Do you remember when you were young how simple it was to find a best friend?

I remember around the 3rd or 4th grade – my teacher randomly assigned me a seat behind a girl in class whose name was also Denise. Naturally, it was love at first name.

Of course, that was then, and now we’re all grown up.

As adults, there is a lot more that goes into deciding who we’ll let inside our circle – and for good reason. Every relationship, big or small, has an impact on our personal lives, as well as our professional lives. When we surround ourselves with positive influences – we feel empowered and inspired; when we come into contact with a Negative-Nelly, it can lead us down an unhealthy path of internalized negativity.

Guilty by Association

You may be familiar with the adage, “A man is known by the company he keeps,” which stems from one of Aesop’s fables, “The Ass and His Purchaser.”

The fable tells a story of a man who wants to test-drive a donkey before purchasing. The seller agrees to the trial (how very entrepreneurial), and the man brings the donkey home to join several other donkeys he already owns. When he places the animal among the others, he notices that the donkey cozies up to the laziest donkey in the group. The man decides: “I do not need a trial; I know that he will be just the same as the one he chose for his companion.”

Ouch.

While it might not seem fair, people judge each other much the same way. Our behaviors, thoughts, and values are associated with that of the people we spend the most time. If you hang around a colleague that acts negatively, you will ultimately be lumped right in with her. Same goes for friends in your social circle as well.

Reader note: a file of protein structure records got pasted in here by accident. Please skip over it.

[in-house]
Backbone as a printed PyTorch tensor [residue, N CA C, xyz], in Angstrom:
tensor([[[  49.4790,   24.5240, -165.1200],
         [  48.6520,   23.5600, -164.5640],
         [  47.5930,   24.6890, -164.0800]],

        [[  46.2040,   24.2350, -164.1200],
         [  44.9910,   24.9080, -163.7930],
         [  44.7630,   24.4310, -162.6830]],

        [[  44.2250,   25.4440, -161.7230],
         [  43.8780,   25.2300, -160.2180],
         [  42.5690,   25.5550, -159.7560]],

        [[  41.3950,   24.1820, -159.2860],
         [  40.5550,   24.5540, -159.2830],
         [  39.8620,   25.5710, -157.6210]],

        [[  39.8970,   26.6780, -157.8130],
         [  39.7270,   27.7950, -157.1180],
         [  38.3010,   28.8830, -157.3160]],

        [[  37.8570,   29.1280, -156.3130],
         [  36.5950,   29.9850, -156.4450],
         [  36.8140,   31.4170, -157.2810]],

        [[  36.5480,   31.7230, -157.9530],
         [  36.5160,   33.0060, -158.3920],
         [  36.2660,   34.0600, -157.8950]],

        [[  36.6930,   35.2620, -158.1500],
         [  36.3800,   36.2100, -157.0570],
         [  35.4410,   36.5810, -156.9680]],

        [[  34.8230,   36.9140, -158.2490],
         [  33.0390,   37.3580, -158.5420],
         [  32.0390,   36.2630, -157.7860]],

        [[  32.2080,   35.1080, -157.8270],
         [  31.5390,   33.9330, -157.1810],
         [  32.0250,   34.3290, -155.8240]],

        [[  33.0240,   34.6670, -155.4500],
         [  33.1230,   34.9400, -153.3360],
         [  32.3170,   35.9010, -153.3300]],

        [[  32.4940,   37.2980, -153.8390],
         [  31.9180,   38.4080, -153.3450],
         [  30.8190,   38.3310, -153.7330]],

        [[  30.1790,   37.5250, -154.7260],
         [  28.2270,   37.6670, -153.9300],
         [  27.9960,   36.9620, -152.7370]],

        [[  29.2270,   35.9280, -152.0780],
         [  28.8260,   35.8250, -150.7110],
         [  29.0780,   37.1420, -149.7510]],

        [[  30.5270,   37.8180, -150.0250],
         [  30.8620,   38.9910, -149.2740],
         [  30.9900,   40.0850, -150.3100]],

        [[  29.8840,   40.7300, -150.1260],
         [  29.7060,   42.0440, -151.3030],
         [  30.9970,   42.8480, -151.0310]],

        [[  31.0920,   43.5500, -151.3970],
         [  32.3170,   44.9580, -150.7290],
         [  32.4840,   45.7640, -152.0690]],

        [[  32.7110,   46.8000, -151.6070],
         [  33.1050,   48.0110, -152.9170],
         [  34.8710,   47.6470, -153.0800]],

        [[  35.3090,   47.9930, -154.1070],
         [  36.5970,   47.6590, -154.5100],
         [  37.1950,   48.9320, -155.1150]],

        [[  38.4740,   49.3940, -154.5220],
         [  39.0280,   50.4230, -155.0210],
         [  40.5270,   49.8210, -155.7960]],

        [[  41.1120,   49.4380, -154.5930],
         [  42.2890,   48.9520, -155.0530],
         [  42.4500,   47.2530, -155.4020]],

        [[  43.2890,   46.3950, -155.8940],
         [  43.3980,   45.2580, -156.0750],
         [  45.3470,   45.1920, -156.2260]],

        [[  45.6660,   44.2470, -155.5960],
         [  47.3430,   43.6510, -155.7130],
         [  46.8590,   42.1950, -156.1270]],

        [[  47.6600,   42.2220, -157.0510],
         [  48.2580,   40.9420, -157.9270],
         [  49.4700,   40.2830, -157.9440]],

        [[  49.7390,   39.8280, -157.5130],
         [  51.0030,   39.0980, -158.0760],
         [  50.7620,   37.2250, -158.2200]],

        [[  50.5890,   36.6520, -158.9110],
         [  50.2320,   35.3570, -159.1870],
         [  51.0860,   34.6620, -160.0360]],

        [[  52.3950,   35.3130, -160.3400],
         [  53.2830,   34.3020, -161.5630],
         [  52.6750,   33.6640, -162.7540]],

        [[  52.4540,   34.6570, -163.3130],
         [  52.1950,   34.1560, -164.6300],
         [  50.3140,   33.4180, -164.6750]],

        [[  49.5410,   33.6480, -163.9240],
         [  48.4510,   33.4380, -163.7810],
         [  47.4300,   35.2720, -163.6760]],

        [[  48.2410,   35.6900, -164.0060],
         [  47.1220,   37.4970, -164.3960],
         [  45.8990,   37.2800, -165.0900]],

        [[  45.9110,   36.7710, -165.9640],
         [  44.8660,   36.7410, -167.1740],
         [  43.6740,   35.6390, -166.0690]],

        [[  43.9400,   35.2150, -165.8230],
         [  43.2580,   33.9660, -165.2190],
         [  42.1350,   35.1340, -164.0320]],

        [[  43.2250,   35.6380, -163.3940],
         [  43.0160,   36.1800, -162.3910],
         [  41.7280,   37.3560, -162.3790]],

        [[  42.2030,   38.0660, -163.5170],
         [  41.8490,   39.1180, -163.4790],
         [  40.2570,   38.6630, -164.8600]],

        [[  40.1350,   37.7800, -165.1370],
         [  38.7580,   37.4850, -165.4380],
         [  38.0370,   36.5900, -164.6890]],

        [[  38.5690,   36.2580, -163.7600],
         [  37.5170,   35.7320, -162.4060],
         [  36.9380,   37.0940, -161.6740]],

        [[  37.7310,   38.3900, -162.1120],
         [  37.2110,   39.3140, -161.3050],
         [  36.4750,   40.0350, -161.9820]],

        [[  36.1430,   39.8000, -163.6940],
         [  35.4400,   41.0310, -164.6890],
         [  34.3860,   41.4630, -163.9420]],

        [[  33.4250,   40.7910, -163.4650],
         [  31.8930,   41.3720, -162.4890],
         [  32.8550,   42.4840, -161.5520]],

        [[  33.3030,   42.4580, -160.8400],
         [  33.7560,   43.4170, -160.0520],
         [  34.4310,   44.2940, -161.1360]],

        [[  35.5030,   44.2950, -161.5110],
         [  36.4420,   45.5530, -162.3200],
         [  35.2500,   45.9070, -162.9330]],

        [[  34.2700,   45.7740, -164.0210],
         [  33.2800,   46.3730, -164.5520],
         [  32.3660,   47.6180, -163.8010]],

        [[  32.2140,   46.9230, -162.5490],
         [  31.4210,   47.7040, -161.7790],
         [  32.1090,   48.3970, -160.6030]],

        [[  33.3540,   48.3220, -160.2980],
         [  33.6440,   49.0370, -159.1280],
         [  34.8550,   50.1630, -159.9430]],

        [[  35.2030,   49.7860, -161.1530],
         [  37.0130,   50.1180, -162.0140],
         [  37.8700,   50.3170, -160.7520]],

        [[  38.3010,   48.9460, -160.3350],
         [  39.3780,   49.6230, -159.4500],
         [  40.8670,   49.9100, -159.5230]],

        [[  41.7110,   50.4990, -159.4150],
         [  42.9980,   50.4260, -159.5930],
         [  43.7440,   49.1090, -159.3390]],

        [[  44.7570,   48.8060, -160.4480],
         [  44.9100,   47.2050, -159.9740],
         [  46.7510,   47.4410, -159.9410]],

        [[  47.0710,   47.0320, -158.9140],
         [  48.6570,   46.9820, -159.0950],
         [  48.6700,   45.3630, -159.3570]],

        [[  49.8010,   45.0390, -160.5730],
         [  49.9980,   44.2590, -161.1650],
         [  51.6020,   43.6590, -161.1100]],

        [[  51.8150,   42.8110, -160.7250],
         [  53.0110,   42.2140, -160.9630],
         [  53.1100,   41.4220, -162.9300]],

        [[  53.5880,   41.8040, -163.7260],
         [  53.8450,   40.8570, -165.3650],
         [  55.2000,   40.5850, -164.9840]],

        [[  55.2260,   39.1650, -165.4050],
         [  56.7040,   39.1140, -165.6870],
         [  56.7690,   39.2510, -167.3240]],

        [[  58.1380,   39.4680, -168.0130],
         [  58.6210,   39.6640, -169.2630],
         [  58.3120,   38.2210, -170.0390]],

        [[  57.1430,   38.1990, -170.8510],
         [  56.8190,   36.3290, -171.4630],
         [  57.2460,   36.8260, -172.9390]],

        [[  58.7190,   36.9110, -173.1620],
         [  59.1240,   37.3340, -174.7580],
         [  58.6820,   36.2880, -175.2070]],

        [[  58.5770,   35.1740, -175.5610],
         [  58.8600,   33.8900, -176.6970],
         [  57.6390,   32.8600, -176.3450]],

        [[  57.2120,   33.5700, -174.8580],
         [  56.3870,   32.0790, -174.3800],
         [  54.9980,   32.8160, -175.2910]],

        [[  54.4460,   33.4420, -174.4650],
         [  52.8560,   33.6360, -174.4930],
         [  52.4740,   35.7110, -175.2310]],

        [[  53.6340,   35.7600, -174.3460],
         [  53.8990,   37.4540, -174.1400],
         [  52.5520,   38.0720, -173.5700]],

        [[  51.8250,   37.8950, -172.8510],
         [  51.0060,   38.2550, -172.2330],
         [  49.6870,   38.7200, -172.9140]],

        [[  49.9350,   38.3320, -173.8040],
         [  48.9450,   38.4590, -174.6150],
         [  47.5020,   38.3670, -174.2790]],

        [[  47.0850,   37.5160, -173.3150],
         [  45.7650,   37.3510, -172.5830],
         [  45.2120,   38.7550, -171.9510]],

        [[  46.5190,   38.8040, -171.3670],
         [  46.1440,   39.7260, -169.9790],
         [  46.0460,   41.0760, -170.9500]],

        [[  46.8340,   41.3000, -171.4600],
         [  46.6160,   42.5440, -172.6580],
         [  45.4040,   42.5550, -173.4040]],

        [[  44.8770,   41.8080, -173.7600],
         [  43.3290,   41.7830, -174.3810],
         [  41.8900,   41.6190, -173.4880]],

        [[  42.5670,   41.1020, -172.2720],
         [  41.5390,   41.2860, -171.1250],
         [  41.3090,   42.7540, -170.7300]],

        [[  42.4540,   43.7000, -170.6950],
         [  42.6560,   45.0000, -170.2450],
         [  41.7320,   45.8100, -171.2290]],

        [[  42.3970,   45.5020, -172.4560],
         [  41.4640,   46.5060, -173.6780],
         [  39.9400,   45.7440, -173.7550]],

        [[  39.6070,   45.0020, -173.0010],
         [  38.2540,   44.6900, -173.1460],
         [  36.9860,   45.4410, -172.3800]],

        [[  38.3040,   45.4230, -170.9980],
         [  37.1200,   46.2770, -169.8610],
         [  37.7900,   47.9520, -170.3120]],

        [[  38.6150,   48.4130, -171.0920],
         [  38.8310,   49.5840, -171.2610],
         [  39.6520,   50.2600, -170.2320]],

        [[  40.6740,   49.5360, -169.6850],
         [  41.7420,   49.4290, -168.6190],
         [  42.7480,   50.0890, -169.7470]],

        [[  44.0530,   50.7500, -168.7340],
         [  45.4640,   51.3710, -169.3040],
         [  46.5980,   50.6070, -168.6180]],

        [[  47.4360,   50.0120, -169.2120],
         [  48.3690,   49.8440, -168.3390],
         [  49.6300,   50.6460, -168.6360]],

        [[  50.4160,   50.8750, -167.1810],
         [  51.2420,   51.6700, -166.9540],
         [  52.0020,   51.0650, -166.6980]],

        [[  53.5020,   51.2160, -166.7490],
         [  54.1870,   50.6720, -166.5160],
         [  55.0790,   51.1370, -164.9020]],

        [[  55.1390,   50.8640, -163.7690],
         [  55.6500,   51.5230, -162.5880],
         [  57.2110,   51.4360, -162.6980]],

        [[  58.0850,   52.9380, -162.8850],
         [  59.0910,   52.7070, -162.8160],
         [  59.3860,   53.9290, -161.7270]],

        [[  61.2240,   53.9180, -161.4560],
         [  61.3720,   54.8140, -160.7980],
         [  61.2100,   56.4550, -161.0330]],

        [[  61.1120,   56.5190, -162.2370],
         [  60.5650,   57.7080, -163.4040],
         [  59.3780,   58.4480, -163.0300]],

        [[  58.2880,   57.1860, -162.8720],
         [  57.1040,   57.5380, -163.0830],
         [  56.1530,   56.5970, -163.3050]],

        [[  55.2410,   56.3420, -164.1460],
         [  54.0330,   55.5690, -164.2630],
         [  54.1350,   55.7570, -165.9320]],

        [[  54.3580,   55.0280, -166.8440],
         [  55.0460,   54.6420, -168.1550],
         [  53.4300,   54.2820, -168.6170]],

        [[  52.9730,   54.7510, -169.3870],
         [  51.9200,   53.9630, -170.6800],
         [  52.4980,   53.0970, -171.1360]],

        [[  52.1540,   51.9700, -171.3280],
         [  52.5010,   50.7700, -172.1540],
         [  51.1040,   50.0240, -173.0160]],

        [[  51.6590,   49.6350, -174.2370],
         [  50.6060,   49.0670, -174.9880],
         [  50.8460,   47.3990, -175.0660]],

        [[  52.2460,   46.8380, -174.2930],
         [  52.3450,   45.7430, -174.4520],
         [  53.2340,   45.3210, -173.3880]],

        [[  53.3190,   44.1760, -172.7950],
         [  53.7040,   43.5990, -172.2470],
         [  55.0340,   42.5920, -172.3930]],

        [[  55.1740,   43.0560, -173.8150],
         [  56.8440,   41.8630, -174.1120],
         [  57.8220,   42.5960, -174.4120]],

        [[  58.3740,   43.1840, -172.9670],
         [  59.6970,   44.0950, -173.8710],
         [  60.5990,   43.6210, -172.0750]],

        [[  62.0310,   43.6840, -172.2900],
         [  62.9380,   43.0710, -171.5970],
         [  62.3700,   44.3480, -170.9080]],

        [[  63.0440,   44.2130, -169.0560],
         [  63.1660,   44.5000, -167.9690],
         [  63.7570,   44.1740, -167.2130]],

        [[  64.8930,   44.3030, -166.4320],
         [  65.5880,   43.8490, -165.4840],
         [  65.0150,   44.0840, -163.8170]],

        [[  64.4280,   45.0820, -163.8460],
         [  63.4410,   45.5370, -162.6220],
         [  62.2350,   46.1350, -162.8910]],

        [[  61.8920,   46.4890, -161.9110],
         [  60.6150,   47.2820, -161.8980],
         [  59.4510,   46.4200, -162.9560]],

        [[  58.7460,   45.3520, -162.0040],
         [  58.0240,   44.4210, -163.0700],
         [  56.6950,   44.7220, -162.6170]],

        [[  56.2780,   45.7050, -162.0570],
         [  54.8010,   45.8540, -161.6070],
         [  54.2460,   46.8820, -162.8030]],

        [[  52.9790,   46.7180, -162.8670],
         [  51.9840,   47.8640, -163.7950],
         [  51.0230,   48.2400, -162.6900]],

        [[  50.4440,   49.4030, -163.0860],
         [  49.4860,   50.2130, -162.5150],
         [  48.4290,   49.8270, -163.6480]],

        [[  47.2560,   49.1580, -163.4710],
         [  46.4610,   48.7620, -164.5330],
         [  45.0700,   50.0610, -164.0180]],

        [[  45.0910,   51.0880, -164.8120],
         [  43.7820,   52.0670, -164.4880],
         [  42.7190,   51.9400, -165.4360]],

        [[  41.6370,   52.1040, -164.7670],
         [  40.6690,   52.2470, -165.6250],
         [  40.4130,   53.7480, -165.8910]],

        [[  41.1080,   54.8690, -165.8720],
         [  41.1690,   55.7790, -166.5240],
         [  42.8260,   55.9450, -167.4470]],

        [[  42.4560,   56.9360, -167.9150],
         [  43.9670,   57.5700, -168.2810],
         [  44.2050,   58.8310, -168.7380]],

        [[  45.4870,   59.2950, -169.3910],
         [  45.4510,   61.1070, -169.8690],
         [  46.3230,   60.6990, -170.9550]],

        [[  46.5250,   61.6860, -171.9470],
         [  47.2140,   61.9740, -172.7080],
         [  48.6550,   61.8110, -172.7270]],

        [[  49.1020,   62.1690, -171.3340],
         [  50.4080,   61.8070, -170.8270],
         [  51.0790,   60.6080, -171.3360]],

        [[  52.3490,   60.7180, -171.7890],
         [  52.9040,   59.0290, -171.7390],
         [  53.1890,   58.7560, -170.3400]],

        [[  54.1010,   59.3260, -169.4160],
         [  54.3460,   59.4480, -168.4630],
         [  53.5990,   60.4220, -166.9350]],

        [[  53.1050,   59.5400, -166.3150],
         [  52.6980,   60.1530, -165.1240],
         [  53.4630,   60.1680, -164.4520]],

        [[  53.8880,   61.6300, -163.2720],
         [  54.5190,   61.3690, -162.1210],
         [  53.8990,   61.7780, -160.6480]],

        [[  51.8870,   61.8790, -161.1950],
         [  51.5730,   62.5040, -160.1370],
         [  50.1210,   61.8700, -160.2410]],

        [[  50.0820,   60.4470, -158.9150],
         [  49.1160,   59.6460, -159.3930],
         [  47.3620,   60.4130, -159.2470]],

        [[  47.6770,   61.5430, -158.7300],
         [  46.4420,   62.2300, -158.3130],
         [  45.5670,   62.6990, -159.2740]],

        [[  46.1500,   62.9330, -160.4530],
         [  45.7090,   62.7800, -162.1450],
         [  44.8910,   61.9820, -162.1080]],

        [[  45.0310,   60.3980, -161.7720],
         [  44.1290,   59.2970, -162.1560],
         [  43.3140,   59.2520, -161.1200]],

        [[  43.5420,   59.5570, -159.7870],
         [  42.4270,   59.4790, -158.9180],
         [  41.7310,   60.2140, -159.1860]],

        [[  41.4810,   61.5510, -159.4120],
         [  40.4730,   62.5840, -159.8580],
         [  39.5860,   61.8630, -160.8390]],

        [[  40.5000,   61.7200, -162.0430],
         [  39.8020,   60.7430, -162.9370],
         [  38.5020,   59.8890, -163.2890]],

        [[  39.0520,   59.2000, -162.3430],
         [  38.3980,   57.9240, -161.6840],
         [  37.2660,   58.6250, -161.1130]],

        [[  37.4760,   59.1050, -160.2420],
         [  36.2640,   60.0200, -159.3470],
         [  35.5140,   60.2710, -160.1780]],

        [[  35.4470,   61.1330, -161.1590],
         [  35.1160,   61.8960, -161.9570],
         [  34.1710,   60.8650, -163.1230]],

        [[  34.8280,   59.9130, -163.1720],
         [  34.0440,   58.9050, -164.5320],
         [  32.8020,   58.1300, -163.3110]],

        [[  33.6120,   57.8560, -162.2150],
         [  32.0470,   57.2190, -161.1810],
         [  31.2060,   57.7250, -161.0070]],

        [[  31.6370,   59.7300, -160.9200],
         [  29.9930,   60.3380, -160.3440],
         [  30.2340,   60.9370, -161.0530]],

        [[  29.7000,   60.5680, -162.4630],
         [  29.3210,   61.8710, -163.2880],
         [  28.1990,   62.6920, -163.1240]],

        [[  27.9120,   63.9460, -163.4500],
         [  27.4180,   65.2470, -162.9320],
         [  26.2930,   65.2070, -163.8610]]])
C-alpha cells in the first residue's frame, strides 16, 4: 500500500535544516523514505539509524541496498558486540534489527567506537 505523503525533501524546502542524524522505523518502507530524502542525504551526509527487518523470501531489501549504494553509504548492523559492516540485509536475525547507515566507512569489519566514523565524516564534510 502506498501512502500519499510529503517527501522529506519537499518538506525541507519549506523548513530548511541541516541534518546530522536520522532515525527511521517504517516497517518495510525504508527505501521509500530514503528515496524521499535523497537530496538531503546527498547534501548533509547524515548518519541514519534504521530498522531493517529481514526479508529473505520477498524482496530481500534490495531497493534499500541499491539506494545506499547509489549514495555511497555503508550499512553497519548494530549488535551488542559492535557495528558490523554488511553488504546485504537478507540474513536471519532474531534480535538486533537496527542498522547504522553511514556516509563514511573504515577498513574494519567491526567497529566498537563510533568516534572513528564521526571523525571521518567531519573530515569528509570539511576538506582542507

Then again, who cares what people think?!

It’s Not All Blind Judgement and Assumptions

Well, before you get all ‘you know what you do when you assume’ on me – research shows our behaviors (good, bad or indifferent) tend to mirror that of our friends.

In this study, “(Im)moral Support: The Social Outcomes of Parallel Self-Control Decisions,” researchers found that peer compliance reduces guilt – meaning, we are more likely to act on impulse when we have a ‘partner in crime.’

There’s also this eye-opening TED talk, “The Hidden Influence of Social Networks,” by Nicholas Christakis, a sociologist, whose research suggests our decisions are, in fact, influenced by our friends and even more so by friends of our friends.

Choosing Friends Wisely

If our relationships with people are going to have such a colossal impact on our lives and our careers – we should probably try to choose those friends wisely.

As I consider my close relationships – I find that the people I make the strongest connections with tend to address these three needs:

  • They are better than me.

    Wait, what? Yes, you read that right. I like to spend time with people that I look up to – and admire. My friends are strong in areas where I am weak; likely sitting in the role I hope to occupy someday. Not just friends, but role models.

  • They encourage and support.

    These are the people that genuinely want to see me happy and successful. They offer a hand when things start to get overwhelming; an ear when I need to knock a few ideas around; and constructive criticism when those ideas are less than stellar.

  • They don’t just get it; they go-get-it.

    Who better to connect with an over-achiever than another over-achiever who understands my desire to work hard and persevere, because they are out there doing it, too. While we may be chasing different dreams, they join me in the pursuit of further knowledge, development, and growth.

Pay It Forward

The one thing more important than finding (and keeping) great friends is being a great friend yourself! Remember, relationships are two-sided. We don’t achieve success alone. Surround yourself with people who bring out your best and surround those people with the love and support that will bring out their best.

source http://www.womenonbusiness.com/how-social-relationships-impact-professional-success/